A little while ago, we were lucky to tour this eco home at Stirling in the Adelaide Hills, as part of Sustainable House Day. It is a bit of a landmark when it comes to sustainable homes, as it was built some years ago now, using the available materials and ideas at the time. The owners, Susan and Jason, used their design skills, dream ideas and available materials, to create a home that is as beautiful today as when they built it. Conceived by the couple, the home is a small, simple, modern cottage, designed to be as sustainable, healthy and efficient as possible, within budget constraints at the time, of about $300,000. The house is deliberately positioned within walking distance of work, public transport and service – something it is easy to forget about when designing a sustainable home. By being able to walk to work, or get public transport, as well as local shops for supplies and entertainment and leisure, you are reducing your carbon footprint, and creating a healthier lifestyle.
Key Aspects of this Sustainable Home
The home is North facing, a key principle of passive design, with internal mass of rammed earth walls, and concrete floors to assist with heat uptake and release. The timber used in the construction internally and externally, is mostly reclaimed, recycled or plantation growth. Windows are double glazed and insulation is R3.5 or more. The fittings were chosen to minimise off gassing and finishes are all non toxic. This is an important aspect in creating a home that is not just sustainable in its build, but healthy on the inside. There is minimum use of PVC. The sustainable house uses solar hot water heating and has 32 photovoltaic panels for energy creation. It only uses collected rainwater for water needs.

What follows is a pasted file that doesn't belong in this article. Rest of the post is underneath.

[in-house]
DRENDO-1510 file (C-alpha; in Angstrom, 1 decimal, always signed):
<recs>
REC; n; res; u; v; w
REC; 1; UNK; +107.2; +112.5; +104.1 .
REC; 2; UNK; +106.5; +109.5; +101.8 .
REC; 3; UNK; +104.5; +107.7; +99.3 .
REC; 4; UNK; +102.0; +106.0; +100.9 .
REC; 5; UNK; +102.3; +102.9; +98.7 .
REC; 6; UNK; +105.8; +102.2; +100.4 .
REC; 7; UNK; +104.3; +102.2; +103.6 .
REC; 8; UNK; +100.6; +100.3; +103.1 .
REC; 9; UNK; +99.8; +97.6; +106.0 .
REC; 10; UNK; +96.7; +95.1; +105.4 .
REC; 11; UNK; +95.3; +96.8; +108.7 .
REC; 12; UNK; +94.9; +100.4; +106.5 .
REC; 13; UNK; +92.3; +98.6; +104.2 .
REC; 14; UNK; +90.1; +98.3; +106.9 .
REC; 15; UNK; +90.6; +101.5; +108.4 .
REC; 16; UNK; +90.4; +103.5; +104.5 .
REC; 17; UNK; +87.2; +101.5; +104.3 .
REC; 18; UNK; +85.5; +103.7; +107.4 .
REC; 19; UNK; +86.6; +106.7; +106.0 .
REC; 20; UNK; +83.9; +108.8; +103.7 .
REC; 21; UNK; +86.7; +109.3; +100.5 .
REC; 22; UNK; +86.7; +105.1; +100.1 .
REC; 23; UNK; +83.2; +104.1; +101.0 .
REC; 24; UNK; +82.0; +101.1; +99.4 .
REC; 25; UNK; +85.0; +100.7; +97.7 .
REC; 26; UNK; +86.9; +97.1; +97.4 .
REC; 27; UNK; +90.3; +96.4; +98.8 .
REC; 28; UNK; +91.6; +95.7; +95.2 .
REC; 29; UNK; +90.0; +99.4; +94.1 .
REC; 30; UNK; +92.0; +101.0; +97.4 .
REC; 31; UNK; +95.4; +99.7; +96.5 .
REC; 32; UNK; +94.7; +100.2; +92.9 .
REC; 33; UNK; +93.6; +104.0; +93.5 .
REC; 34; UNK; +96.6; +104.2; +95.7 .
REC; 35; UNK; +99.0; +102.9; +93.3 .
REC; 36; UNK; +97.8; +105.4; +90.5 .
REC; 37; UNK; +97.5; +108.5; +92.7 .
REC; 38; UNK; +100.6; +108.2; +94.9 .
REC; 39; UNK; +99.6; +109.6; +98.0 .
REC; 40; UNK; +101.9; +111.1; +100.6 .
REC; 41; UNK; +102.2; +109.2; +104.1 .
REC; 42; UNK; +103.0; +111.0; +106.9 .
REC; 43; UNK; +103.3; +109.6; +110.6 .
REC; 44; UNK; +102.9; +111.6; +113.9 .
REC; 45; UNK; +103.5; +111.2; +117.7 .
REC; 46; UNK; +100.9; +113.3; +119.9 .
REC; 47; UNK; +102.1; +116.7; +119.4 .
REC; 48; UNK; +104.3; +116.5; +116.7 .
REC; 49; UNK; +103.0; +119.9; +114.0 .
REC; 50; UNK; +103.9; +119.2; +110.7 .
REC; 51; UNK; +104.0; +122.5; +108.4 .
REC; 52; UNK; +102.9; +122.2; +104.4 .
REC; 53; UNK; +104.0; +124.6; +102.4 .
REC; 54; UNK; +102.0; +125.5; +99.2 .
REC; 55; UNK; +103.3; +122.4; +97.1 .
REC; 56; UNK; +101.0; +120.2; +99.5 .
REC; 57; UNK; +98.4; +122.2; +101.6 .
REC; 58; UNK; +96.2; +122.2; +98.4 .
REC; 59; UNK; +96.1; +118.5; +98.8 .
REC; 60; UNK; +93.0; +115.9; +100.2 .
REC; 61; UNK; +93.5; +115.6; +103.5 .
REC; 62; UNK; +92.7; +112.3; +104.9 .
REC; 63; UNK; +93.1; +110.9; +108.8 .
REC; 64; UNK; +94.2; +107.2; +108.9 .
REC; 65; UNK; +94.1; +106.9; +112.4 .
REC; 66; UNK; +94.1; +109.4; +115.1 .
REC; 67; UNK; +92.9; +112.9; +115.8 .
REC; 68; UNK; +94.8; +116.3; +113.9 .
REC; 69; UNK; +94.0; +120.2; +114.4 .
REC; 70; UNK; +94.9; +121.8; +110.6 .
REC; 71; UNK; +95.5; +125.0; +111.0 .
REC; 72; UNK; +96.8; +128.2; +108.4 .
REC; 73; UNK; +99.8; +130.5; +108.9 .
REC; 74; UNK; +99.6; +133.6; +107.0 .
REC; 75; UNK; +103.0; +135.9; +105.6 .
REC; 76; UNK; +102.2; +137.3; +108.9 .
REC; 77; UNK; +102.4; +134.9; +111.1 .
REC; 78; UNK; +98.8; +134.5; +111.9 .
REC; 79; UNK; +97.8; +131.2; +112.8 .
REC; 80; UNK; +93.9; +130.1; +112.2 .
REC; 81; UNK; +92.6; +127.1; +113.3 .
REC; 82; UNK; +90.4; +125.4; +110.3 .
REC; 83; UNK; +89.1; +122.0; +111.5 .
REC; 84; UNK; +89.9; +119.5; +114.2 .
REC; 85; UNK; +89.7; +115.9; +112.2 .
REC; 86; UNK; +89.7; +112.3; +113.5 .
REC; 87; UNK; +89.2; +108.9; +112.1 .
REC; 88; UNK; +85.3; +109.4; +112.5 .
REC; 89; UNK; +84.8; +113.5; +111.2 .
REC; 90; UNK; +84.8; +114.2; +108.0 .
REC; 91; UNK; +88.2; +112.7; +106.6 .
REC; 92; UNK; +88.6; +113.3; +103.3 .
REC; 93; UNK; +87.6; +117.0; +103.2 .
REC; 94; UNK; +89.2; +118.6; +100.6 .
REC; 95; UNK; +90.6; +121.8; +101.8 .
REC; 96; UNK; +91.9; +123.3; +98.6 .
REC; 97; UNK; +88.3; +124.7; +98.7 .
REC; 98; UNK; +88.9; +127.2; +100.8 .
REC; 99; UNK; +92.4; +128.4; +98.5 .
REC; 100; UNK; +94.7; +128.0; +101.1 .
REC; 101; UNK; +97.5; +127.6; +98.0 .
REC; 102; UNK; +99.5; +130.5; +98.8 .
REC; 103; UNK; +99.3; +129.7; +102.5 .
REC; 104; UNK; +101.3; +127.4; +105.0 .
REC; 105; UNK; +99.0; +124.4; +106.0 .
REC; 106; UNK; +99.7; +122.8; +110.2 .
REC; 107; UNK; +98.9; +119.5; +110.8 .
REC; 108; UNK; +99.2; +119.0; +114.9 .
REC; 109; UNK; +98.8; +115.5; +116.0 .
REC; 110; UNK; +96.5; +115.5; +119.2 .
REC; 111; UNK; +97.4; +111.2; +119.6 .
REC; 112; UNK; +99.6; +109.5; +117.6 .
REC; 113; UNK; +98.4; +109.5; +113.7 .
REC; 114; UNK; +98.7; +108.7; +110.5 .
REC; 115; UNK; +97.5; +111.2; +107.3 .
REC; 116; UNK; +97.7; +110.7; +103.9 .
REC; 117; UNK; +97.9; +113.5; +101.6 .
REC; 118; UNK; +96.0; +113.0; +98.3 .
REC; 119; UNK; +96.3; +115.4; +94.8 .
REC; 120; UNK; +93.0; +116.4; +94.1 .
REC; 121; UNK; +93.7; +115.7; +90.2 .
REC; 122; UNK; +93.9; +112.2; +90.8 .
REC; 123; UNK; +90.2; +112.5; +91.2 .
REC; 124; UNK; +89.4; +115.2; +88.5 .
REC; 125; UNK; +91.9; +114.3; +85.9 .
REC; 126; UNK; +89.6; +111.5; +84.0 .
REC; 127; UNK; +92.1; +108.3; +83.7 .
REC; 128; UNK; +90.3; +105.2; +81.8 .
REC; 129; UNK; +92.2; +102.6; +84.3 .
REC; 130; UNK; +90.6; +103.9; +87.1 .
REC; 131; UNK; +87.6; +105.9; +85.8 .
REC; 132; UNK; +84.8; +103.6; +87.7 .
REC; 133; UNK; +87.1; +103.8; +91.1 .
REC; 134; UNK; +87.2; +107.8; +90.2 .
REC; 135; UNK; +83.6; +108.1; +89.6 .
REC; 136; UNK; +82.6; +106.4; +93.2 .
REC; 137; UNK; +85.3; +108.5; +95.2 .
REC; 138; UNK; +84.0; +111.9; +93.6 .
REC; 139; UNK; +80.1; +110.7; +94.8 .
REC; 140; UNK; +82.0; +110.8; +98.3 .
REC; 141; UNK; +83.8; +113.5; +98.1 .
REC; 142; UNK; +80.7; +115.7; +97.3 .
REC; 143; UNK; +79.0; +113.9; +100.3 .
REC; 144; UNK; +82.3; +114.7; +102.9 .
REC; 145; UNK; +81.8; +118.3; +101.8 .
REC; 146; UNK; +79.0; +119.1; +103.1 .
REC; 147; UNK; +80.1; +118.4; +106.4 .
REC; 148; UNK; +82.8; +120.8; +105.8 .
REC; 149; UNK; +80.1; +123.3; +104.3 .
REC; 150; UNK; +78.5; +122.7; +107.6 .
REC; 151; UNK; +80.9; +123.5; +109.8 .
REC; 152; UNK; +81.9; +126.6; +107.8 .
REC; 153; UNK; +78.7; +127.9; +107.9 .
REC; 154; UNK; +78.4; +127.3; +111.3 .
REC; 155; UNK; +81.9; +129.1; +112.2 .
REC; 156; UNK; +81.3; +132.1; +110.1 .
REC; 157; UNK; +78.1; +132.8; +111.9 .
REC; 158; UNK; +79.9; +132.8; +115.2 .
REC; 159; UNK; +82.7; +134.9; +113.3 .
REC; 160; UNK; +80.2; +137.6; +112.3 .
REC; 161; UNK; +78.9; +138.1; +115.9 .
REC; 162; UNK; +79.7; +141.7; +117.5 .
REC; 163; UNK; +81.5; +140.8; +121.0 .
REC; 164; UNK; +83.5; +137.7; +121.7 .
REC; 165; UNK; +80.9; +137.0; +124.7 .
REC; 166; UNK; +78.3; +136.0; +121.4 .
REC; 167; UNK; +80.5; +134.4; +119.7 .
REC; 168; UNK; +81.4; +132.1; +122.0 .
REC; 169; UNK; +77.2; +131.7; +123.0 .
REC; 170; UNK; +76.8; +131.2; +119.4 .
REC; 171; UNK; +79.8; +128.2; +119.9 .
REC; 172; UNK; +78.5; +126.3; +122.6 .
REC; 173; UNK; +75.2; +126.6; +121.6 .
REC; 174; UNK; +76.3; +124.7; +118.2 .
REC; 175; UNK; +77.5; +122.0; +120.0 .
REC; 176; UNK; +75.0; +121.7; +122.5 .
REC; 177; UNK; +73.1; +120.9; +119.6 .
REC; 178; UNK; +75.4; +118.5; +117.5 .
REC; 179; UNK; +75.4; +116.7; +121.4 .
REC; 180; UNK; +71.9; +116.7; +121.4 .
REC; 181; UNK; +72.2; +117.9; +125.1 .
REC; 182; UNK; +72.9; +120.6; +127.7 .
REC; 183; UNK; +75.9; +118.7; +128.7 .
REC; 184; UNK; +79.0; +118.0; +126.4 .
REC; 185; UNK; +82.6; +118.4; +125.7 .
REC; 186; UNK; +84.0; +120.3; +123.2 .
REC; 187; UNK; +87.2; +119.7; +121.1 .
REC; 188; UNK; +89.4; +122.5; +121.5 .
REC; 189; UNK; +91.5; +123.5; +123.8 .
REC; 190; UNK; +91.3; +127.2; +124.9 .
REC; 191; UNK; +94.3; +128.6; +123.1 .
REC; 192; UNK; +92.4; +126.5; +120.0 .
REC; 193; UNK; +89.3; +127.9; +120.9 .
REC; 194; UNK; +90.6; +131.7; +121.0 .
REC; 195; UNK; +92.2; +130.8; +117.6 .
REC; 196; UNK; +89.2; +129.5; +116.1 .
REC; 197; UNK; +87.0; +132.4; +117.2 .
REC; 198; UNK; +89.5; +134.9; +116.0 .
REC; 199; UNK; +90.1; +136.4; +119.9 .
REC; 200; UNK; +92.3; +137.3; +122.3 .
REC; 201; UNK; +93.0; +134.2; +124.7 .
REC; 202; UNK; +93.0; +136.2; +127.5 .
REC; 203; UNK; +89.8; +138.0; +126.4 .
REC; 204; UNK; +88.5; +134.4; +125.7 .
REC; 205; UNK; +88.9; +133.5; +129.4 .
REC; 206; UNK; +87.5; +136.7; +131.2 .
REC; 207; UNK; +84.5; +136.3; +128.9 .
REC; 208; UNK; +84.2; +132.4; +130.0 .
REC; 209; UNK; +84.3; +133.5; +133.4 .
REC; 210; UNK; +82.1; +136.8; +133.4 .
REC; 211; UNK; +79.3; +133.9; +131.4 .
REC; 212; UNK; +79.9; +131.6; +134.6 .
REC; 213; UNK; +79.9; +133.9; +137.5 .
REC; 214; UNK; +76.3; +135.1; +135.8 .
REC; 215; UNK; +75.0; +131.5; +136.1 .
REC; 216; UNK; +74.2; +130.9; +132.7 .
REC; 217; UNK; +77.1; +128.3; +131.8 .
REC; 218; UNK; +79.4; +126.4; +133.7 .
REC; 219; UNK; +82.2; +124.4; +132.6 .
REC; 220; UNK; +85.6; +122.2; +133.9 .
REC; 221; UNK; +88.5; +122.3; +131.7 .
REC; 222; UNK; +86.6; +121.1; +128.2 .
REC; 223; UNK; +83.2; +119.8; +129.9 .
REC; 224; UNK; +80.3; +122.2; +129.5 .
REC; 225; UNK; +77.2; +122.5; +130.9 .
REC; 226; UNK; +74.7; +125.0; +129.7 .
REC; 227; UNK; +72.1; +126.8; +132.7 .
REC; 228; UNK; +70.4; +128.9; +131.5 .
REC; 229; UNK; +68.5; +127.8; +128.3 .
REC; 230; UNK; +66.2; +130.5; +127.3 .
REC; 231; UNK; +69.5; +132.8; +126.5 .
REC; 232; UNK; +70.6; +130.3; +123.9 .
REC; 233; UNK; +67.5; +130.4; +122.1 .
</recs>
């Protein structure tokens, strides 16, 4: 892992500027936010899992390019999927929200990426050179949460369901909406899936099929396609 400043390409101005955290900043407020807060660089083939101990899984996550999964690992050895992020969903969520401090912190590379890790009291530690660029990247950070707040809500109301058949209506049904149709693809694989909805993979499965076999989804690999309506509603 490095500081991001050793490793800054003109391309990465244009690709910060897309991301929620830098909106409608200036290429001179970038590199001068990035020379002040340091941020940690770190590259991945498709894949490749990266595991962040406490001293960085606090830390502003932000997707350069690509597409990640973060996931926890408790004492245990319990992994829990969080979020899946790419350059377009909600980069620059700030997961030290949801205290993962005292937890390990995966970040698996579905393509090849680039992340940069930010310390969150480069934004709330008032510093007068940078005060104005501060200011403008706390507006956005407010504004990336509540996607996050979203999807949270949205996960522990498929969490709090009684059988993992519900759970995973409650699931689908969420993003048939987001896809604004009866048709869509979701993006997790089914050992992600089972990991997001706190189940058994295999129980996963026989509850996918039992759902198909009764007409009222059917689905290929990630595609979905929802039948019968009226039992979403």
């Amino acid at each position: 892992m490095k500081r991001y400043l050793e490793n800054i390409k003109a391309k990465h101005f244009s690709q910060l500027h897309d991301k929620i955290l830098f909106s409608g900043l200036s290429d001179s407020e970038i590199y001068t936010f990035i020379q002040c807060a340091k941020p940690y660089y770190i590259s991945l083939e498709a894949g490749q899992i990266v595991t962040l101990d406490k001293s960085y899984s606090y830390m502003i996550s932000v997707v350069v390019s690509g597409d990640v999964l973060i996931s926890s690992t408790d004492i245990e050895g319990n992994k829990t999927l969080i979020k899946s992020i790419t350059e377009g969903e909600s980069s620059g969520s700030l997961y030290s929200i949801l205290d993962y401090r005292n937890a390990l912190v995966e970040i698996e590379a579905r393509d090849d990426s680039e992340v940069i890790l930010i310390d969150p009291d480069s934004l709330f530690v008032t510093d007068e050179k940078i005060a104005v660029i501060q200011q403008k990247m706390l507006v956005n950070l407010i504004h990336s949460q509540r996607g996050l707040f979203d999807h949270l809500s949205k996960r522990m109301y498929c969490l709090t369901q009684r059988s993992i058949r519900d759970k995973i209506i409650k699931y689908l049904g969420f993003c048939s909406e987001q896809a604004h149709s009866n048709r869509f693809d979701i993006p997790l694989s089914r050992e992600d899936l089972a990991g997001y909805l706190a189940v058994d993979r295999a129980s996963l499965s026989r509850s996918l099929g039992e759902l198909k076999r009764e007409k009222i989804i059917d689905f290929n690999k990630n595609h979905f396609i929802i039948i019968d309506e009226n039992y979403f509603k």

To minimise footprint, a centralised and open kitchen was designed to be family inclusive, with no wasted passageways or laundry space; to allow for easy mixing and communicating, but to also encourage freedom to use individual spaces, rather than being all open plan. The house also uses easy maintenance construction materials and finishes of high quality. It is decorated with the homeowners personal and eclectic collections, adding to its charm. In addition to minimal use of PVC, toxic finishes and off gassing products, mould growth is reduced by ventilation and good light penetration, with added skylights in the bathroom and kitchen. House dust mites are discouraged by the use of timber or tiled flooring, with some cleanable rugs.
Landscaping on the property uses mostly water conserving species , to reduce the need for additional watering and the garden wraps around the house, making use of the sloped block, down to a winter creek. It is designed on biodynamic and organic principles, and provides ample vegetables and fruits.
We are in love with this house and its #realhomesmovement approach. If you would love to share your home on the blog, please get in touch, we would love to see it.
Update of a post from 2016